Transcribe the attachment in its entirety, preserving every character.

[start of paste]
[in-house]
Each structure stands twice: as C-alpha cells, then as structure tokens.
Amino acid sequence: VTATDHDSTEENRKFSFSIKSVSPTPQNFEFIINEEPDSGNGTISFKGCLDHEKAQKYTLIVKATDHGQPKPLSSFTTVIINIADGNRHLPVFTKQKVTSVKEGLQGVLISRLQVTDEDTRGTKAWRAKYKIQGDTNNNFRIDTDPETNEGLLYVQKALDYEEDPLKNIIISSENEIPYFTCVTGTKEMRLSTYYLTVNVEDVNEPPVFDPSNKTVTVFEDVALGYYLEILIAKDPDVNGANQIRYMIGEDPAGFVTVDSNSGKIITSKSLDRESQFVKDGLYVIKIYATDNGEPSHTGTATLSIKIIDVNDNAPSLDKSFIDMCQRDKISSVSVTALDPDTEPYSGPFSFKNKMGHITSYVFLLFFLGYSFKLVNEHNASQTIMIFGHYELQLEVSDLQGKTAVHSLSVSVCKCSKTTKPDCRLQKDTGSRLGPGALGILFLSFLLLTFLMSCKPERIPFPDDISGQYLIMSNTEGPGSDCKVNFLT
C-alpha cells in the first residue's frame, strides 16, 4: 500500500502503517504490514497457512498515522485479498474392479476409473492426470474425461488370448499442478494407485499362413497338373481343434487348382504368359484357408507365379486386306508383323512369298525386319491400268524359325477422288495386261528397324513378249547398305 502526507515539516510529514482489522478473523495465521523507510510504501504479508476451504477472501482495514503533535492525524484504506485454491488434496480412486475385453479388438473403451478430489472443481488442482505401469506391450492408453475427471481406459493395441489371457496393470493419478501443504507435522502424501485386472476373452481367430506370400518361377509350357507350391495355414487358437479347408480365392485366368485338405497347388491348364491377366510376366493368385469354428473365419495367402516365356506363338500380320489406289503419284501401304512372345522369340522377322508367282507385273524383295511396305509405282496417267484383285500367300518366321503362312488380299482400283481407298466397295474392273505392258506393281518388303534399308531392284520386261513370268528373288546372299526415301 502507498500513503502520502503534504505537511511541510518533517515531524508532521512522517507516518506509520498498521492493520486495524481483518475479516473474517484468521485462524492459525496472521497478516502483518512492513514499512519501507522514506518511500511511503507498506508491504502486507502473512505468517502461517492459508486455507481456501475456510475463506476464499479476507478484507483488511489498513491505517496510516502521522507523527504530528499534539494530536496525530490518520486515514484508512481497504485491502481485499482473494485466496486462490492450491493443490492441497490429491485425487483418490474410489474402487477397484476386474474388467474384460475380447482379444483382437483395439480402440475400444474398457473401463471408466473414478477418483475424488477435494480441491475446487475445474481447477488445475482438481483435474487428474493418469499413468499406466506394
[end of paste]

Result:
[in-house]
Each structure stands twice: as C-alpha cells, then as structure tokens.
Amino acid sequence: VTATDHDSTEENRKFSFSIKSVSPTPQNFEFIINEEPDSGNGTISFKGCLDHEKAQKYTLIVKATDHGQPKPLSSFTTVIINIADGNRHLPVFTKQKVTSVKEGLQGVLISRLQVTDEDTRGTKAWRAKYKIQGDTNNNFRIDTDPETNEGLLYVQKALDYEEDPLKNIIISSENEIPYFTCVTGTKEMRLSTYYLTVNVEDVNEPPVFDPSNKTVTVFEDVALGYYLEILIAKDPDVNGANQIRYMIGEDPAGFVTVDSNSGKIITSKSLDRESQFVKDGLYVIKIYATDNGEPSHTGTATLSIKIIDVNDNAPSLDKSFIDMCQRDKISSVSVTALDPDTEPYSGPFSFKNKMGHITSYVFLLFFLGYSFKLVNEHNASQTIMIFGHYELQLEVSDLQGKTAVHSLSVSVCKCSKTTKPDCRLQKDTGSRLGPGALGILFLSFLLLTFLMSCKPERIPFPDDISGQYLIMSNTEGPGSDCKVNFLT
C-alpha cells in the first residue's frame, strides 16, 4: 500500500502503517504490514497457512498515522485479498474392479476409473492426470474425461488370448499442478494407485499362413497338373481343434487348382504368359484357408507365379486386306508383323512369298525386319491400268524359325477422288495386261528397324513378249547398305 502526507515539516510529514482489522478473523495465521523507510510504501504479508476451504477472501482495514503533535492525524484504506485454491488434496480412486475385453479388438473403451478430489472443481488442482505401469506391450492408453475427471481406459493395441489371457496393470493419478501443504507435522502424501485386472476373452481367430506370400518361377509350357507350391495355414487358437479347408480365392485366368485338405497347388491348364491377366510376366493368385469354428473365419495367402516365356506363338500380320489406289503419284501401304512372345522369340522377322508367282507385273524383295511396305509405282496417267484383285500367300518366321503362312488380299482400283481407298466397295474392273505392258506393281518388303534399308531392284520386261513370268528373288546372299526415301 502507498500513503502520502503534504505537511511541510518533517515531524508532521512522517507516518506509520498498521492493520486495524481483518475479516473474517484468521485462524492459525496472521497478516502483518512492513514499512519501507522514506518511500511511503507498506508491504502486507502473512505468517502461517492459508486455507481456501475456510475463506476464499479476507478484507483488511489498513491505517496510516502521522507523527504530528499534539494530536496525530490518520486515514484508512481497504485491502481485499482473494485466496486462490492450491493443490492441497490429491485425487483418490474410489474402487477397484476386474474388467474384460475380447482379444483382437483395439480402440475400444474398457473401463471408466473414478477418483475424488477435494480441491475446487475445474481447477488445475482438481483435474487428474493418469499413468499406466506394